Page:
NOM was the top donor to fund Proposition 8
“We ended up being the largest single donor,” said Gallagher, who is also NOM’s president. The organization raised roughly $1.8 million to support the proposition’s passage, according to the California secretary of state’s website.
NOM, a 501 (c)(4) nonprofit organization, used its financial contribution to hire Bader and Associates, a petition drive management company, which in turn hired professionals to collect the necessary signatures to qualify Proposition 8 for the November ballot, according to Californians Against Hate (CAH), a group that tracked donations in support of Proposition 8.
“Gallagher does not like gay people and [NOM supporters] were the ones who really put the seed money to [Proposition] 8,” CAH founder and retired political consultant Fred Karger said. “When [NOM] comes along with these terrible, hateful initiatives, it does tremendous harm to many millions of people.”
Karger said that Gallagher has contacted him to let him know that “[she] thinks [CAH is] being unfair to [NOM].”
George did not respond to repeated requests for comment. He told The Daily Princetonian in September that he believes “marriage is the original and best department of health, education and welfare.”
Arizona and Florida voters also passed amendments to their state constitutions to define marriage as between a man and a woman. Likewise, voters in Arkansas, a state that does not recognize gay marriage, passed a measure that made it illegal for unmarried couples to adopt children.
“We only worked on the marriage issue,” Gallagher said. She added that NOM, which also has offices in Rhode Island, New York and California, did play a role in Florida but not in Arizona or Arkansas.
NOM is now working to support minorities and religious communities who supported the amendment and are now facing a backlash, Gallagher said.
Since the passage of the proposition, opponents of the same-sex marriage ban have rallied throughout California, in many cases targeting institutions they believed supported its passage. On Nov. 7, for instance, more than 2,000 people gathered in protest outside a Mormon temple in Los Angeles before beginning a march through the streets.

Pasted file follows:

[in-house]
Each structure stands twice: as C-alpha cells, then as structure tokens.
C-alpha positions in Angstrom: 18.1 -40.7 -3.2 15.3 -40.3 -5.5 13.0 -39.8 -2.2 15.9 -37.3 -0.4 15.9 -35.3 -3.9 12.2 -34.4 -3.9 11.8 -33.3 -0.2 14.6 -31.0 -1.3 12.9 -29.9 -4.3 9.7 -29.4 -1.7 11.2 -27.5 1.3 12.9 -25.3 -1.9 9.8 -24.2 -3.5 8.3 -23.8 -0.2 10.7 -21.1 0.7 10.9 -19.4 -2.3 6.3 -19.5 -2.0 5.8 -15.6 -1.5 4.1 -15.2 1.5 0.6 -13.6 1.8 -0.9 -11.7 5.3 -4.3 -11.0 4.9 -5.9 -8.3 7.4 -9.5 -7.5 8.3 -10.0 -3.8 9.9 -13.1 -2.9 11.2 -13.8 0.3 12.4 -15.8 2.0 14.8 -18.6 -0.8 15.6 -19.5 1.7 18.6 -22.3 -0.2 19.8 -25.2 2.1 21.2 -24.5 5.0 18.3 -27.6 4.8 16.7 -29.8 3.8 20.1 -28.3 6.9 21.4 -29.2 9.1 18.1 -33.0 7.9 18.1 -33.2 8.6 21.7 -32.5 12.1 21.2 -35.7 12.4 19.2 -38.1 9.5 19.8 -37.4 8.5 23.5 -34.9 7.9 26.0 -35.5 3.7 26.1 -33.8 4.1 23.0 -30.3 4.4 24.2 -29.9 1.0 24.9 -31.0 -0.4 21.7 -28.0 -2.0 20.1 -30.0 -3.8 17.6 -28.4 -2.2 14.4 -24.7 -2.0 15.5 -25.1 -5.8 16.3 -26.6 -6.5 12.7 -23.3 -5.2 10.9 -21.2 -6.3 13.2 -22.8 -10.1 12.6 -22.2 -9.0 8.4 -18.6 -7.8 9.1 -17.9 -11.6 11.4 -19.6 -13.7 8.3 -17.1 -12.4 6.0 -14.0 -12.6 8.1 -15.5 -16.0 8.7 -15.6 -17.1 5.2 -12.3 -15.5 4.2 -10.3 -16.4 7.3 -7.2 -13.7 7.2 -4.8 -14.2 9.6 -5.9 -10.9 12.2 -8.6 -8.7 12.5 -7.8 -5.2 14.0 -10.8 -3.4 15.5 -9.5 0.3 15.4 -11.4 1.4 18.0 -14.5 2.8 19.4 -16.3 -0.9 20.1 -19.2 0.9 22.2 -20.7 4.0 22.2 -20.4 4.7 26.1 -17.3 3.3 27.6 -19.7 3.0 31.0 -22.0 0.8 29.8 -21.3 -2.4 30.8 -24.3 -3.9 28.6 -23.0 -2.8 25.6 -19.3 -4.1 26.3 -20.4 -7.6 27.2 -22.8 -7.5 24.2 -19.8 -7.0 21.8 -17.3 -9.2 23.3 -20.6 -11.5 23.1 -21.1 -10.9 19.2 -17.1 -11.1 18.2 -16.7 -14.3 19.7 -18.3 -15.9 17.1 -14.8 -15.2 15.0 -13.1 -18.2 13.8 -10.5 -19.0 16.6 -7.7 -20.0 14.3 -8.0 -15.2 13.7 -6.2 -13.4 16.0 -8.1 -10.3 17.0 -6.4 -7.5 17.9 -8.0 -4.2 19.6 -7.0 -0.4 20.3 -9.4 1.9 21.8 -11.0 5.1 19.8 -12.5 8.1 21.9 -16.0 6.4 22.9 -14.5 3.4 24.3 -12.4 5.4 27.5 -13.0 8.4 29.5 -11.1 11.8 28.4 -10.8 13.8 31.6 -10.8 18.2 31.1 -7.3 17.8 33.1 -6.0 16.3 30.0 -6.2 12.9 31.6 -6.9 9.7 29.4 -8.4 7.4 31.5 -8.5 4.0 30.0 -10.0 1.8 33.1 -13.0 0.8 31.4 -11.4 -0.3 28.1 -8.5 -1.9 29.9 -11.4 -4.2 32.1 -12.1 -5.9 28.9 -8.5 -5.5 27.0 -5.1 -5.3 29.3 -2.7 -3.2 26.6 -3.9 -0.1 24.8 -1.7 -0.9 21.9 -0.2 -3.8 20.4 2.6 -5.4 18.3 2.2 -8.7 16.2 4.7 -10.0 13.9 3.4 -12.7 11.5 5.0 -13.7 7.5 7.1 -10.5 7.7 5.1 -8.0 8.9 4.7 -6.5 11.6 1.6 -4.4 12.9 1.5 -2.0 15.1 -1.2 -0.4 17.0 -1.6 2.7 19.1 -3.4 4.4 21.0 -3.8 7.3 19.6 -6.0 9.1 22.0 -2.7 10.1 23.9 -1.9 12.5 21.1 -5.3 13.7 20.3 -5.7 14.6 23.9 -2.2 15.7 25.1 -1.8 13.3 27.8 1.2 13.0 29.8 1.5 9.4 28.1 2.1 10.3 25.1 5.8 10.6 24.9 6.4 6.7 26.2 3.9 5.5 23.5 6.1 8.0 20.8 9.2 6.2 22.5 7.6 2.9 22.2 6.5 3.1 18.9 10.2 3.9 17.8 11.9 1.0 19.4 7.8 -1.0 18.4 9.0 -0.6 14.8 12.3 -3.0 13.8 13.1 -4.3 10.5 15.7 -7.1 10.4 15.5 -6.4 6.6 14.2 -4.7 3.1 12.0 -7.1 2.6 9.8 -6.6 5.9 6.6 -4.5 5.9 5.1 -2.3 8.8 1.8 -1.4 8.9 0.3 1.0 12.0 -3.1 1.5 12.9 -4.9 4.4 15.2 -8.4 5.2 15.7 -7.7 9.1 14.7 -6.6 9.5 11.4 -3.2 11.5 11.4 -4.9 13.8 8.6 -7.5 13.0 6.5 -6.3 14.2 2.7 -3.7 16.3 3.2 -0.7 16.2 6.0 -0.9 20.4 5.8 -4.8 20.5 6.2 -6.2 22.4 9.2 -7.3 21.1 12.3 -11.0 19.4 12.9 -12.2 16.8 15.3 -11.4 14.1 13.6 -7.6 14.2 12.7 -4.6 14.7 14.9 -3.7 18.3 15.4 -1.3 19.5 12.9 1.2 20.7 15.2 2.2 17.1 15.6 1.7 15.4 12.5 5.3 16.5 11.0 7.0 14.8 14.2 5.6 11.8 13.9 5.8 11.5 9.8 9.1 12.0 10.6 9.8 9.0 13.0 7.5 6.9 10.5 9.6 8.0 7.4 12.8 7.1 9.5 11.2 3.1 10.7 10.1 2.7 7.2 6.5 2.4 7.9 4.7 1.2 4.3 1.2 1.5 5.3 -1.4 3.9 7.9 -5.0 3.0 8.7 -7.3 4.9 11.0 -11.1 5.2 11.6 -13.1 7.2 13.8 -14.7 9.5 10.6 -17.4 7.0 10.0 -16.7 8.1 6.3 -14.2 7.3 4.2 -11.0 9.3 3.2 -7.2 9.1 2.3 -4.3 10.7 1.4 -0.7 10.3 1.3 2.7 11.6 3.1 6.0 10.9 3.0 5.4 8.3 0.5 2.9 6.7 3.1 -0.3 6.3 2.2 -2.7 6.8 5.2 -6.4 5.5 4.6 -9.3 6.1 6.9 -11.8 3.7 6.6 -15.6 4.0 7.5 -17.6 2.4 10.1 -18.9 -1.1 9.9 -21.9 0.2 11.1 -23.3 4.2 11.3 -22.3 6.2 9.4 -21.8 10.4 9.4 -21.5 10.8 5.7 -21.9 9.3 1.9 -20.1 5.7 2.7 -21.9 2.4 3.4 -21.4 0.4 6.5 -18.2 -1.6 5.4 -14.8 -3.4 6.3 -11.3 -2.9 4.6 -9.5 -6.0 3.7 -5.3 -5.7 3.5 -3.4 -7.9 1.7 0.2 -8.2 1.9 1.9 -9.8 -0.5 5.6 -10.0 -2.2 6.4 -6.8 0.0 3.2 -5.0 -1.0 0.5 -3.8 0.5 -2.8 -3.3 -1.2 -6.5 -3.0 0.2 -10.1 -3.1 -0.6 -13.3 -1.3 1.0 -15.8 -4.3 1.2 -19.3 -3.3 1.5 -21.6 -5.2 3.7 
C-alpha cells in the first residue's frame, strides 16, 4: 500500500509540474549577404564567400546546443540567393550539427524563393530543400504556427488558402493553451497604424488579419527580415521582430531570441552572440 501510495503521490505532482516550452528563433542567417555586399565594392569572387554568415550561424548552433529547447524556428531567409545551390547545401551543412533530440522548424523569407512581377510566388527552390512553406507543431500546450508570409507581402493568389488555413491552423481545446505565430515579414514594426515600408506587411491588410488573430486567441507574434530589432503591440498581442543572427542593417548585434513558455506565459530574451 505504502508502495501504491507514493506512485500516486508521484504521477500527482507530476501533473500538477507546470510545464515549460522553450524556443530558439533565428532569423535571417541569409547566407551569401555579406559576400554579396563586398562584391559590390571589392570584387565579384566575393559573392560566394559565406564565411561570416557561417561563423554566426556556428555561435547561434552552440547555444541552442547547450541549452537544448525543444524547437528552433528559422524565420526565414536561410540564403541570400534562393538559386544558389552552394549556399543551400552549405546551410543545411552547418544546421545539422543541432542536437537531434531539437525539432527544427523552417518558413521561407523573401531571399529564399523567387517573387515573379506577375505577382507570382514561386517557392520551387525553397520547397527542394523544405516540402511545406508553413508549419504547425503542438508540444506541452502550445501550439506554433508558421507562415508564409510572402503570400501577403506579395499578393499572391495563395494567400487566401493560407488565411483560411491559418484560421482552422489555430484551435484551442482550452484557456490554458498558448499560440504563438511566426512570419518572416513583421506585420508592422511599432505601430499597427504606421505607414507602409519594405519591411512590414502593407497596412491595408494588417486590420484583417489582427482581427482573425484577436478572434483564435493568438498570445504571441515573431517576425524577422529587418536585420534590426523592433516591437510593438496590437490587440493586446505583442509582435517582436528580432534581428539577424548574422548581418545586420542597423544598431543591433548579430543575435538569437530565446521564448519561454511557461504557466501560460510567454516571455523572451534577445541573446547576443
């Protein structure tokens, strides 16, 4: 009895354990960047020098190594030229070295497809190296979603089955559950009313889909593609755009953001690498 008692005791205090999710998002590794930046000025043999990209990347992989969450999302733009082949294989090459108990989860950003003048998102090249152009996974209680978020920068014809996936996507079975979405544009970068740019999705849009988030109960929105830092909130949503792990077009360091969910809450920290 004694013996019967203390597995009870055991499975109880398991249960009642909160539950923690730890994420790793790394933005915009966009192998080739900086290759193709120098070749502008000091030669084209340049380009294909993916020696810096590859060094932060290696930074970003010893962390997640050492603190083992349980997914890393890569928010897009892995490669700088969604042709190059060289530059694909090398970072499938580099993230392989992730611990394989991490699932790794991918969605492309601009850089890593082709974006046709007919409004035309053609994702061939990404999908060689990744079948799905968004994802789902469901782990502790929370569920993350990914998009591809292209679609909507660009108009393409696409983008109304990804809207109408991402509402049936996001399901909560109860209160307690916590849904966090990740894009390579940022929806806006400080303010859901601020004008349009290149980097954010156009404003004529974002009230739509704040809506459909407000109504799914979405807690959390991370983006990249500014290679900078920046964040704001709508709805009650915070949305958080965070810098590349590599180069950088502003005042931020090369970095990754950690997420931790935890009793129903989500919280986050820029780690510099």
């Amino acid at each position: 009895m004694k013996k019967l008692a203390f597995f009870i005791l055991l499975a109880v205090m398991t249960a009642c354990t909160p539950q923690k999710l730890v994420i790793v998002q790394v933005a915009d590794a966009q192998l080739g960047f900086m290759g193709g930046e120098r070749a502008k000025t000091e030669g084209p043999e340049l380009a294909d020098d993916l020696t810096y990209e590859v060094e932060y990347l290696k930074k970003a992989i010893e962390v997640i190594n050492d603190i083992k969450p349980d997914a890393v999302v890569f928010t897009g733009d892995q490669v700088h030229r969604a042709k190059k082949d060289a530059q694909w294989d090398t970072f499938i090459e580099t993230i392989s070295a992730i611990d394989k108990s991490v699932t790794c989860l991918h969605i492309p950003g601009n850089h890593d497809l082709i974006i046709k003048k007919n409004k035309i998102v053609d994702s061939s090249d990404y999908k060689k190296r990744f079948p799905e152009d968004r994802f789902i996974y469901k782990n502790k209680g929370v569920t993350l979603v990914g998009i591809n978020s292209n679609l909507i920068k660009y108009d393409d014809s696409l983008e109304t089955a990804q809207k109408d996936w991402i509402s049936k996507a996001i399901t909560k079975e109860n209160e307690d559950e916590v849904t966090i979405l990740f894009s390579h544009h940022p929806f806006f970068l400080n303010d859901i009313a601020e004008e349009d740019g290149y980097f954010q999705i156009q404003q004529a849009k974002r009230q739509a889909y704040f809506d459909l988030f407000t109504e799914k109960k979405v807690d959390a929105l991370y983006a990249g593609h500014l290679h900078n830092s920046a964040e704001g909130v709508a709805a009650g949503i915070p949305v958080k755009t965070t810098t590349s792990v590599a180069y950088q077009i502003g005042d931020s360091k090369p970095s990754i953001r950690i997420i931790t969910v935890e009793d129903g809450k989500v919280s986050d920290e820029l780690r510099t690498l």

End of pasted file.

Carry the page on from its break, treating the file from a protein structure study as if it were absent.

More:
“[NOM will] continue to be a voice in protecting people, especially religious communities and minorities, from physical danger,” Gallagher said. “It’s a really extraordinary reaction. No American should feel afraid.”
NOM seems to have gone against the prevailing opinion in Princeton, at least in terms of financial support, in backing the proposition.
Eleven Princeton residents contributed a total of $1,833 to oppose Proposition 8, and none donated money to support it, according to a San Francisco Chronicle database.
Of the 11 contributors, six were either University faculty members or students. The proposition’s opponents included Associate Dean of Religious Life Paul Raushenbush, who gave $200, economics professor and Whitman College master Harvey Rosen, who gave $100, and physics professor Frans Pretorius, who gave $50.
Though NOM did not operate on campus, its office at 20 Nassau Street and its role in funding the contentious proposition has garnered it some attention within the University community.
“I am troubled by what I perceive to be homophobic techniques and methods employed by the [Proposition] 8 campaign, which was extremely well funded and depended in part upon misinformation and stereotypes of LGBT people,” Pride Alliance co-president and LGBT peer educator Jacob Denz ’10 said.
Matt McMahon GS, an openly gay first-year architecture student, sent an e-mail to the Pride-net alumni mailing list last weekend proposing a sit-in at NOM’s Nassau Street office.
“It makes me sick to my stomach knowing that I walk by their office regularly,” McMahon said in the e-mail. “I’m typically an apolitical person, but this makes me want to organize a sit-in.”
McMahon said that he has only received one response from a Class of 1968 alumnus who currently lives in Arizona.
Andy Wong, an LGBT graduate student in the Wilson School who campaigned against Proposition 8 in his home state of California, said that he probably would not participate in a sit-in, “chaining myself to a table or fasting for 30 days.”
“I don’t know how productive that would be,” he explained, adding that he would participate in “a demonstration and press conference to get students more engaged.”
“[The town should] try to get NOM out of this community,” Wong said. “I don’t think they should be here.”